Measuring scientific productivity in co-citation clusters

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Virginia Tech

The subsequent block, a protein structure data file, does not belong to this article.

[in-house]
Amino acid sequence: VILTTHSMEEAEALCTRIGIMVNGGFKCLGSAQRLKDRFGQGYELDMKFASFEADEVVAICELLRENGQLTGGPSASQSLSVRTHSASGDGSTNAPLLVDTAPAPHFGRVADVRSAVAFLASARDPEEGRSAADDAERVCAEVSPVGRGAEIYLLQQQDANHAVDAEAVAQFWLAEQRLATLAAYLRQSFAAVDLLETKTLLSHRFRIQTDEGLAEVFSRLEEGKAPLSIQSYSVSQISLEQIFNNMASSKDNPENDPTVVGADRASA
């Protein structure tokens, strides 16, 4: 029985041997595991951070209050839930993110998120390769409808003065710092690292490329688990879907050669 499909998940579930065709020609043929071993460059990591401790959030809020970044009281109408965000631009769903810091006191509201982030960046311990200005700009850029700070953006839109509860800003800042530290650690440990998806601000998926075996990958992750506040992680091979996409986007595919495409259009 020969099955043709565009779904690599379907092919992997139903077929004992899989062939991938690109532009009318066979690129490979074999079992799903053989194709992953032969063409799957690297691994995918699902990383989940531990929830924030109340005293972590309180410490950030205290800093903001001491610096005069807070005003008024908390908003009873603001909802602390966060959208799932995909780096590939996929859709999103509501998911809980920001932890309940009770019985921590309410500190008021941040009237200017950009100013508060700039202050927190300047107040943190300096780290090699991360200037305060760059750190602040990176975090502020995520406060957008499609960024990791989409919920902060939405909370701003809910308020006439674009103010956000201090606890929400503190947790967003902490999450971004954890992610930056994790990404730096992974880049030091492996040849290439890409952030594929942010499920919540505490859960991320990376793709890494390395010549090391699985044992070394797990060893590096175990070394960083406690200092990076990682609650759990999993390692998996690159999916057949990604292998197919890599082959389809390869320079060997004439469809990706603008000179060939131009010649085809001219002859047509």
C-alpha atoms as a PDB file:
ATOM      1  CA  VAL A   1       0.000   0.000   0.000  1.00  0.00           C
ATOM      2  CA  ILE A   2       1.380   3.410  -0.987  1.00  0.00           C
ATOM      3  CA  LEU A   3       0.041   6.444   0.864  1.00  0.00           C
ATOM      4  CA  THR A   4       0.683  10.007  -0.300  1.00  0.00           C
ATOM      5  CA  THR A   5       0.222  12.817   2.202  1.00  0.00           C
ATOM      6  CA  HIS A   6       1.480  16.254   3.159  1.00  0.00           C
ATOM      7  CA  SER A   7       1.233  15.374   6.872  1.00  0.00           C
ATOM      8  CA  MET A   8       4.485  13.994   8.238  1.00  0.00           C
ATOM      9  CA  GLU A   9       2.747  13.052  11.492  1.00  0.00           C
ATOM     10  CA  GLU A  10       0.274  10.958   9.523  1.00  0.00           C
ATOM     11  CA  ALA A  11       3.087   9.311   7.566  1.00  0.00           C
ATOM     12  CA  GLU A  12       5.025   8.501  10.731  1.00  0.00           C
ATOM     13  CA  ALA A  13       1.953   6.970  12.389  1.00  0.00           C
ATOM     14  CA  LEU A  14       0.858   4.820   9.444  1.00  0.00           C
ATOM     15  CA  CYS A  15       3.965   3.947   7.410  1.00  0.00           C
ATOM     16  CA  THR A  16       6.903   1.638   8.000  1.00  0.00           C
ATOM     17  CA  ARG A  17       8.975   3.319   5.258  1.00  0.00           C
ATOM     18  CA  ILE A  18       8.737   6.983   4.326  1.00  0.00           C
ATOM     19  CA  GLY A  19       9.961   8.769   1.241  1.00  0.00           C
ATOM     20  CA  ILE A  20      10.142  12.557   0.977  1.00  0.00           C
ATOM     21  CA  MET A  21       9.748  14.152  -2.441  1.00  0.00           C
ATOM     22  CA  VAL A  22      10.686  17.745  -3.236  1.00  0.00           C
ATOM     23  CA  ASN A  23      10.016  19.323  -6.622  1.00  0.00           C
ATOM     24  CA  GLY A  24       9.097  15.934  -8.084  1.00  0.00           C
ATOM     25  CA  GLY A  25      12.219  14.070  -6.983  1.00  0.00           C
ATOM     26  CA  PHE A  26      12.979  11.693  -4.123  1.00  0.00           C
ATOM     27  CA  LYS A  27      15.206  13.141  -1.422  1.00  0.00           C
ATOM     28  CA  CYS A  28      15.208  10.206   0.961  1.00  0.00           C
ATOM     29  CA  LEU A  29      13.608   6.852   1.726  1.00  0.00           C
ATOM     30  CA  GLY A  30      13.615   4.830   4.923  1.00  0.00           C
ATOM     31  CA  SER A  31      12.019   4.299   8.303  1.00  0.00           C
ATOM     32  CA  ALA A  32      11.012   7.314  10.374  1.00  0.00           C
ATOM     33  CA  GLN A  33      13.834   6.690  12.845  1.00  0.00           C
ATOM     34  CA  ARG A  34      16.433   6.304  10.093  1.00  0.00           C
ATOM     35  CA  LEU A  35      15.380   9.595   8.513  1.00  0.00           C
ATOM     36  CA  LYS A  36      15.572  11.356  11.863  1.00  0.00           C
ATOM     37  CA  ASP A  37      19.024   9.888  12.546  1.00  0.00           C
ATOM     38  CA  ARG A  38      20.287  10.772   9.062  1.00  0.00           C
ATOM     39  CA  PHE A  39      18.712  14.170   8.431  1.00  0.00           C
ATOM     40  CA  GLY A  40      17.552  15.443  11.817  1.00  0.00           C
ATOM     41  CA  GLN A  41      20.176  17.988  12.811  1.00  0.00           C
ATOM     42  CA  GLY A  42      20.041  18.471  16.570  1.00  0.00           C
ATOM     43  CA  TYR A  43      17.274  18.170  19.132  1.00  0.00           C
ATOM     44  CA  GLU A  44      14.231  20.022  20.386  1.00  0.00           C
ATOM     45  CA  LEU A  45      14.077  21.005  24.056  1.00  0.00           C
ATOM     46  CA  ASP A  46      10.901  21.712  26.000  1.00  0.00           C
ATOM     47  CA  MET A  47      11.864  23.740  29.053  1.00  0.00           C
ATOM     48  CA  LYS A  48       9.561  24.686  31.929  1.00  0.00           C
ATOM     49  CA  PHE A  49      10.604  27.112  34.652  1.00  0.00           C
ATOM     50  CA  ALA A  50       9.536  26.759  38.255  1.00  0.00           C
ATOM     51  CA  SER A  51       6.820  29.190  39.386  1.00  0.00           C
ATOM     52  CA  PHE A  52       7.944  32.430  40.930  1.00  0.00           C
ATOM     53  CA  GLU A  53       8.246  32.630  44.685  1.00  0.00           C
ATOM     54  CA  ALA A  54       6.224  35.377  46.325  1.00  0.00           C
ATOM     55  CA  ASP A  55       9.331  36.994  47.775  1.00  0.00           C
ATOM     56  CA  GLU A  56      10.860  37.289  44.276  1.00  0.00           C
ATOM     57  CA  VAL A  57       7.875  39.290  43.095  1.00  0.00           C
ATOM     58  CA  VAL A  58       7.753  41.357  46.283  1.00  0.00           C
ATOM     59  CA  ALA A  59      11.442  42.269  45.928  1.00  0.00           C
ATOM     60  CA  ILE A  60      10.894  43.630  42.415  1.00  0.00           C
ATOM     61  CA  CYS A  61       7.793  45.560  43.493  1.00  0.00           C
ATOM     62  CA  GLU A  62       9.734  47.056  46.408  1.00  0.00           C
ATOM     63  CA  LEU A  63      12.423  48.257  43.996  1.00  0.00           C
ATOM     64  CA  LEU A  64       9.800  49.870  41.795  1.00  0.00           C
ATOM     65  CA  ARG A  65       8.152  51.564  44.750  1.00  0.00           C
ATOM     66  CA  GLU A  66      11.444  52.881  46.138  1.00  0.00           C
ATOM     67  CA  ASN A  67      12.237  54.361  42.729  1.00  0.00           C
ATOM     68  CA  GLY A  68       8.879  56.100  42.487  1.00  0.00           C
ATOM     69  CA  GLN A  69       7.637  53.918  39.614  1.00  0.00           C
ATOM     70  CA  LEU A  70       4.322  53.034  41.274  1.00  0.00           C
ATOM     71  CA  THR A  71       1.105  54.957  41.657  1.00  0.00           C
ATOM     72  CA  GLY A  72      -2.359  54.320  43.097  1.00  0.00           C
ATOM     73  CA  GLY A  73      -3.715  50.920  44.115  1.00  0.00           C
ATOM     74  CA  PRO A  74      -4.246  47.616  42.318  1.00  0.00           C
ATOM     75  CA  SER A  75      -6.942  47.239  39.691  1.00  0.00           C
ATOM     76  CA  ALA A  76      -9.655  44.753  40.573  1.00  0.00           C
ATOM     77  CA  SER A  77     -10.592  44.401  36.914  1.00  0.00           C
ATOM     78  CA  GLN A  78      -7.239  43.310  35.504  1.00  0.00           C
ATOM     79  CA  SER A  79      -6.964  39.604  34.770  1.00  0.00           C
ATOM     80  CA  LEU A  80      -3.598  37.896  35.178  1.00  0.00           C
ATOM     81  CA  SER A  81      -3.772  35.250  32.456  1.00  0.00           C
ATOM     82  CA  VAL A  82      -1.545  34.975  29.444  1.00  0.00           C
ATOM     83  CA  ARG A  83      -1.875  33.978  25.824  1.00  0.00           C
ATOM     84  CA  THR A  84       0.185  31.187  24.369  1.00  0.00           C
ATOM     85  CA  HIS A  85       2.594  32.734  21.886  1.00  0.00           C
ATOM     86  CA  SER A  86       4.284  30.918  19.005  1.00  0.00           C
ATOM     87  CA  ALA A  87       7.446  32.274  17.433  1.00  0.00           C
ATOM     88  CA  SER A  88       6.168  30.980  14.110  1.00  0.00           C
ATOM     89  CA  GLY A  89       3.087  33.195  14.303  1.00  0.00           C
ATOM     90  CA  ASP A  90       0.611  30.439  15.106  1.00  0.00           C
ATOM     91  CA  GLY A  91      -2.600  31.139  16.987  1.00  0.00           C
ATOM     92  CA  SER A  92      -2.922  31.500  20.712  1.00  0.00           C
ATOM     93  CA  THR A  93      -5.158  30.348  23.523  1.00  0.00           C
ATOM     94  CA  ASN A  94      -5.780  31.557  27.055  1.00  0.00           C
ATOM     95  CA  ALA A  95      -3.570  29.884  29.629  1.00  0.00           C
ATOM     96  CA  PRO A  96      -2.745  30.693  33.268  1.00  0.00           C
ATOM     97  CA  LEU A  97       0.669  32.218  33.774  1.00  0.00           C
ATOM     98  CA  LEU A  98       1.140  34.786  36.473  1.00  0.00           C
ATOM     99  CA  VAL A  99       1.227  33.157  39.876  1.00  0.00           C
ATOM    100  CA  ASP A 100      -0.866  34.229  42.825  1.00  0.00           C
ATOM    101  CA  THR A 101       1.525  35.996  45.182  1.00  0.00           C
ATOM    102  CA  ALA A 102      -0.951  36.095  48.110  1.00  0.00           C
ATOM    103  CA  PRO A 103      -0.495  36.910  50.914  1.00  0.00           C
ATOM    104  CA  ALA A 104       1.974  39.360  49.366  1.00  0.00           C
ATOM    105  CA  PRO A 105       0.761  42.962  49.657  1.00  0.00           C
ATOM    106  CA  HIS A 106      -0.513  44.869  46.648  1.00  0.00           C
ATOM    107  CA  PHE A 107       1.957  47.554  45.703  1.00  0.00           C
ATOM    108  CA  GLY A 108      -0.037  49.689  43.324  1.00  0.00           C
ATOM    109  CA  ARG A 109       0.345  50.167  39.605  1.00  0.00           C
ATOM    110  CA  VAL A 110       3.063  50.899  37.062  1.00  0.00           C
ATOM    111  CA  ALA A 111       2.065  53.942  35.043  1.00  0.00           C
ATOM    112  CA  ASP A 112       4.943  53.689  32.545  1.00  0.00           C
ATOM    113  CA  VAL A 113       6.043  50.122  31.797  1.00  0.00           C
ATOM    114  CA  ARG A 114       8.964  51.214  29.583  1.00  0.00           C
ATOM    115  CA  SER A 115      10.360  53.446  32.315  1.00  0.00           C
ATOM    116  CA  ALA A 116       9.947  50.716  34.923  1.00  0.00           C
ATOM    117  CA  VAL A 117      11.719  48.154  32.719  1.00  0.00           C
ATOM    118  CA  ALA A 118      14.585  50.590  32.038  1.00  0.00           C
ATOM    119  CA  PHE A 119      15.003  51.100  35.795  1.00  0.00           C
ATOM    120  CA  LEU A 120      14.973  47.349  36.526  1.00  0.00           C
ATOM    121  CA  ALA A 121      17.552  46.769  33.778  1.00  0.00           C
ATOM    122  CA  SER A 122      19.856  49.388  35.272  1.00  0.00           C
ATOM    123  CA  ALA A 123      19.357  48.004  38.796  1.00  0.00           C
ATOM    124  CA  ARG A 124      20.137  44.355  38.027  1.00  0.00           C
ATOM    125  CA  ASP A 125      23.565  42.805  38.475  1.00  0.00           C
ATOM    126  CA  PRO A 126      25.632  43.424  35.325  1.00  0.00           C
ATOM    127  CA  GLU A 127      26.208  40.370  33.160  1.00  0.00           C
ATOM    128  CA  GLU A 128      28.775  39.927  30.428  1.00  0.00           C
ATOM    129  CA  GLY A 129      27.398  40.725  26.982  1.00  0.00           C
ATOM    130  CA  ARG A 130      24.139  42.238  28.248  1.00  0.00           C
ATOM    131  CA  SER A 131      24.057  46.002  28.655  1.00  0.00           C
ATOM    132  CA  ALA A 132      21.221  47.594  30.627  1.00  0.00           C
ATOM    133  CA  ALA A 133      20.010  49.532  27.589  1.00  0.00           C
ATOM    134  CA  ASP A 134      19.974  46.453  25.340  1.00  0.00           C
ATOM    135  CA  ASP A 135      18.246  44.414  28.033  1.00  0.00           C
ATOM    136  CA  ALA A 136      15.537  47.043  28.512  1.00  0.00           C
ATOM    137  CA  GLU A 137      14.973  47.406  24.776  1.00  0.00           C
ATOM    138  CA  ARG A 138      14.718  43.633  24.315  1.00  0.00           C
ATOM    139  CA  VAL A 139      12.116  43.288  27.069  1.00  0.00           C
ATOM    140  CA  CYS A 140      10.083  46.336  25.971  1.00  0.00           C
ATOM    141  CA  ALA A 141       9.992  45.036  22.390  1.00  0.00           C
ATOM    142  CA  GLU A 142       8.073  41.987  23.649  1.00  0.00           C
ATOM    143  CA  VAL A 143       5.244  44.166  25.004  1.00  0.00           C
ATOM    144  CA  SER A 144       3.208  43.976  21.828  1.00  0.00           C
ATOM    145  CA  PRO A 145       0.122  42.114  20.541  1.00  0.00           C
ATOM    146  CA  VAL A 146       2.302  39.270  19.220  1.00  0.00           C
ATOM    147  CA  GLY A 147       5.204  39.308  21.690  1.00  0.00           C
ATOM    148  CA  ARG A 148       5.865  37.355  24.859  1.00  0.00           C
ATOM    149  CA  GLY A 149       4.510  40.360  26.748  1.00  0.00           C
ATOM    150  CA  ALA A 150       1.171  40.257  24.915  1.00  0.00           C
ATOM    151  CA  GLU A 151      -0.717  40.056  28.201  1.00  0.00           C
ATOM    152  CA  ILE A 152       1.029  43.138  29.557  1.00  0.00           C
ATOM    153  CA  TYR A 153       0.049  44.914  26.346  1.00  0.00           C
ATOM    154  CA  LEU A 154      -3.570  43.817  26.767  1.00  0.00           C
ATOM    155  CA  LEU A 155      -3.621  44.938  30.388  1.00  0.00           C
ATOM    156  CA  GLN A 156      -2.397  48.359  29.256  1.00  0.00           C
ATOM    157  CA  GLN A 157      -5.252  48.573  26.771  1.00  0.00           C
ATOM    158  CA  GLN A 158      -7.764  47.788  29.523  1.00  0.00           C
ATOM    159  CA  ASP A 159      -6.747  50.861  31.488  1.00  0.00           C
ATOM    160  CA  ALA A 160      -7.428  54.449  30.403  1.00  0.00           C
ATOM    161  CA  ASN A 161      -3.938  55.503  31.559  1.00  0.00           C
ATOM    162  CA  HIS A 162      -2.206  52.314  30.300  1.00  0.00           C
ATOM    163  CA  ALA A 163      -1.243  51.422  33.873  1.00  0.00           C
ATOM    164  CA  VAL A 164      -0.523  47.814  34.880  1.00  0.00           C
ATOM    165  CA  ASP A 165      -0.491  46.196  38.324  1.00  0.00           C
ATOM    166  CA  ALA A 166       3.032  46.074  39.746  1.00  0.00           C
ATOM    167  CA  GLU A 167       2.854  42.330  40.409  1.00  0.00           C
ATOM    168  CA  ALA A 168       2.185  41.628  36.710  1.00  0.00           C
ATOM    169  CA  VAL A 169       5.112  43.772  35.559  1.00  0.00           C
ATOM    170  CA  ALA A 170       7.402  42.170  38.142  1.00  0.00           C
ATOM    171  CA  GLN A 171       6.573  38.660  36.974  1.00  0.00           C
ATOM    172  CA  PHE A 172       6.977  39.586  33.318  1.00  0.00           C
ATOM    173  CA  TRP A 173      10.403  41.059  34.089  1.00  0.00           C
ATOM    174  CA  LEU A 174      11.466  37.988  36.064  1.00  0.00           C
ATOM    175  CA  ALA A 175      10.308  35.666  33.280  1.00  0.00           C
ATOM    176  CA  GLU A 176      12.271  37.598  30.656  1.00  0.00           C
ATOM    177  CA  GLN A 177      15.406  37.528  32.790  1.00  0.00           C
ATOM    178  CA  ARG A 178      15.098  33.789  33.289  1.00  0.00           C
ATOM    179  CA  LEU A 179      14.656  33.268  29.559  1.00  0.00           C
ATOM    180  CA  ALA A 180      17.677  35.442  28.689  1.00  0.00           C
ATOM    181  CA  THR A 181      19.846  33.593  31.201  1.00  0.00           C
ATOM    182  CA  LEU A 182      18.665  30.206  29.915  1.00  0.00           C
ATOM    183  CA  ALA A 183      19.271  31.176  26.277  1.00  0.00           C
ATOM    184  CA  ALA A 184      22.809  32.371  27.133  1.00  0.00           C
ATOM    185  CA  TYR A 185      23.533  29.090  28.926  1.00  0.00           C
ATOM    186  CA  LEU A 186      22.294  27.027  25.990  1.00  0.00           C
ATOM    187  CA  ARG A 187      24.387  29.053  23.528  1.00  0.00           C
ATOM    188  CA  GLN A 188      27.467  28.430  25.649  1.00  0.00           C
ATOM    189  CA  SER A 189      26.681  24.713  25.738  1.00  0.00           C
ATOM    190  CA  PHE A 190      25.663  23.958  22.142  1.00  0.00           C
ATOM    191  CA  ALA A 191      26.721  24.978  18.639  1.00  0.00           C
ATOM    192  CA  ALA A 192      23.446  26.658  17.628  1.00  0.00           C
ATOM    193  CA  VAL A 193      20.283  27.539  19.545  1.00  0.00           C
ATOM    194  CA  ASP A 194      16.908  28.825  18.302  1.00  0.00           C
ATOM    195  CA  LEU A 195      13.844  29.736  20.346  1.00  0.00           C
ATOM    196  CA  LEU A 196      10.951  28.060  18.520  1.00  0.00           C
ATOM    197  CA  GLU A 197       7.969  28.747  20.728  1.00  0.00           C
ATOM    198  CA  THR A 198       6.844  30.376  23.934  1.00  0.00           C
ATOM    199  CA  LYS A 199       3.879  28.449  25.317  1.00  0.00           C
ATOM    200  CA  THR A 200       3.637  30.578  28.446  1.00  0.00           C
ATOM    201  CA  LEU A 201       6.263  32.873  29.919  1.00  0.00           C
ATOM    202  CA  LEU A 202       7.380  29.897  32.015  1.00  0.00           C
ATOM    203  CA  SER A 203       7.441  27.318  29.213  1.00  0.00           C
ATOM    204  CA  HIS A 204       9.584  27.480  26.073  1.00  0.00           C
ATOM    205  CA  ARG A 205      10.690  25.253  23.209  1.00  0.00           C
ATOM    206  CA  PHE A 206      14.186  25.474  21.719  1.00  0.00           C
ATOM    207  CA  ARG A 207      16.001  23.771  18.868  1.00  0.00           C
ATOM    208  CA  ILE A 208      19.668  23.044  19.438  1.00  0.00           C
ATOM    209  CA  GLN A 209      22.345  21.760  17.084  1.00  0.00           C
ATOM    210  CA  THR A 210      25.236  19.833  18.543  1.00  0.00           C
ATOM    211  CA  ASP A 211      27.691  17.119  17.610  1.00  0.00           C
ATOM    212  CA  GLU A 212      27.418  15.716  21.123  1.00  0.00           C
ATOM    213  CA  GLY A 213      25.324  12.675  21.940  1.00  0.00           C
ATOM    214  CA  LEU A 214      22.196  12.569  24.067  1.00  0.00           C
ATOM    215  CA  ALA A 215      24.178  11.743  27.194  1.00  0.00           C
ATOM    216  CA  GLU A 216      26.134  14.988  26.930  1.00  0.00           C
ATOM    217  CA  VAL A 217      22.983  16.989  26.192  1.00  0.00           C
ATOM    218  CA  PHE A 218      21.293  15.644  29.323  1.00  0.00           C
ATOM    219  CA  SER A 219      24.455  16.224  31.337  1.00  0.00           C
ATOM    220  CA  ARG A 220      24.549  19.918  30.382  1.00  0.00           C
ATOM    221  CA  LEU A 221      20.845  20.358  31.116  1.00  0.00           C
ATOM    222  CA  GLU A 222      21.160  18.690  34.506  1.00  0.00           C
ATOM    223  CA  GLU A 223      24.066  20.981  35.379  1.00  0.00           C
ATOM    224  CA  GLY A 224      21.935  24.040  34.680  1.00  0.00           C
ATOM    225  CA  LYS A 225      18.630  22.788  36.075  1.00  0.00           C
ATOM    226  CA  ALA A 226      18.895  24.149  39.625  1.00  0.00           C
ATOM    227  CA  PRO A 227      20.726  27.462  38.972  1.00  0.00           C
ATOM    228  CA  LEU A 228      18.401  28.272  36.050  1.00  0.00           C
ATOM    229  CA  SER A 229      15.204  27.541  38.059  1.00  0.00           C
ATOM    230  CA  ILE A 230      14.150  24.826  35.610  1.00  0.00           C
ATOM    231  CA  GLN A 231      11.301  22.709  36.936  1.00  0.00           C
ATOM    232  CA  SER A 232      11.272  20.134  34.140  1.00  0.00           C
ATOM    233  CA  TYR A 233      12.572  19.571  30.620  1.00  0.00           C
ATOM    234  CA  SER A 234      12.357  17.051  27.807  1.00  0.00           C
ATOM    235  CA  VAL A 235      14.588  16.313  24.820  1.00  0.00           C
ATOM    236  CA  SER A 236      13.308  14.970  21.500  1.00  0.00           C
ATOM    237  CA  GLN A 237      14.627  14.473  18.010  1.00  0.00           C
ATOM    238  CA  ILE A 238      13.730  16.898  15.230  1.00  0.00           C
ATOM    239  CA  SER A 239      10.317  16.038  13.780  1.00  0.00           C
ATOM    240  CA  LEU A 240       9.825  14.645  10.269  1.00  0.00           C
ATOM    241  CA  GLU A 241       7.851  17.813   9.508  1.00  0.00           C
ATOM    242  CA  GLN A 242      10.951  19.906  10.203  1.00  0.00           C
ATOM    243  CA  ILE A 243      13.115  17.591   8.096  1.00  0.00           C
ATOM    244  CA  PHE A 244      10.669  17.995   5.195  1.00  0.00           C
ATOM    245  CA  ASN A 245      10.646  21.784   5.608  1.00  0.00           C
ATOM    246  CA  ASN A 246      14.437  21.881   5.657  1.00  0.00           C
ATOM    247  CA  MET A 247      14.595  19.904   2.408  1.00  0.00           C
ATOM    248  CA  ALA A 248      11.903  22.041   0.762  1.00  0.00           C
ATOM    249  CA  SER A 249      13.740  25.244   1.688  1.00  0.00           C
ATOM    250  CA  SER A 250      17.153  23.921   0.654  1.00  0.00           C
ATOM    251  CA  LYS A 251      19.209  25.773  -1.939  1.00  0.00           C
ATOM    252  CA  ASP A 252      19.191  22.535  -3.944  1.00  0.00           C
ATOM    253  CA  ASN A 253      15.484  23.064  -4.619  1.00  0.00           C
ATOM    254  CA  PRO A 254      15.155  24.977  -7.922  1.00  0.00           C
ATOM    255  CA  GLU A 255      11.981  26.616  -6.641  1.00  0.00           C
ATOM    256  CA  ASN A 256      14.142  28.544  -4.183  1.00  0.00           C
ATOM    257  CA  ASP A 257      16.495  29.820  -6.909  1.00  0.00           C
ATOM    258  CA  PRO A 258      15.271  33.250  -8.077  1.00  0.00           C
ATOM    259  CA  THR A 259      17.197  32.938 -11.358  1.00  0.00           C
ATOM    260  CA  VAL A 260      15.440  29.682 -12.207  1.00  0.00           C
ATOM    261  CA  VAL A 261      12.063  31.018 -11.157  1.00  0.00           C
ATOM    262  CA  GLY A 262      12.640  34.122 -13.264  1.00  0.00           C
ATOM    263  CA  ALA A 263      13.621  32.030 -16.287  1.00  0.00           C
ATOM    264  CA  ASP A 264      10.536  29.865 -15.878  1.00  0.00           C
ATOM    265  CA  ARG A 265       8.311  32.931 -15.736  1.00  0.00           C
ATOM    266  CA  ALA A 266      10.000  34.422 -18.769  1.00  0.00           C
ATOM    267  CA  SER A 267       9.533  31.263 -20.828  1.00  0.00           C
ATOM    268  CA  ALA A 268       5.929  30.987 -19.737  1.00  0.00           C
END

This research examines scientific productivity among authors in natural scientific reference groups. A broad literature review surveys models of knowledge production, including measures of scientific products at different levels of abstraction. Data is drawn from authors in ten specialty areas, elites identified by co-citation analysis. These co-citation clusters are analyzed in general, in disciplinary sets, and as specialty groups. Results show that variance in the productivity of elite authors is not predictable on the basis of stratification variables. Descriptive differences in disciplines and specialties reflect contextual diversity in the social production of scientific knowledge. Differences in average annual paper publication, citation and highly cited paper publication do not correspond to differences in career age, job sector or prestige of highest degree. In general, stratification by experience and affiliation is not reflected in the variation of bibliometric measures of scientific productivity. This suggests that co-citation clusters are partially comparable to general populations of science, since author productivity is not simply predicted on the basis of social stratification for either type of population. Co-citation cluster authors are heterogeneous, like scientists in general, and their bibliometric differences do not correspond to variation in experience or affiliation.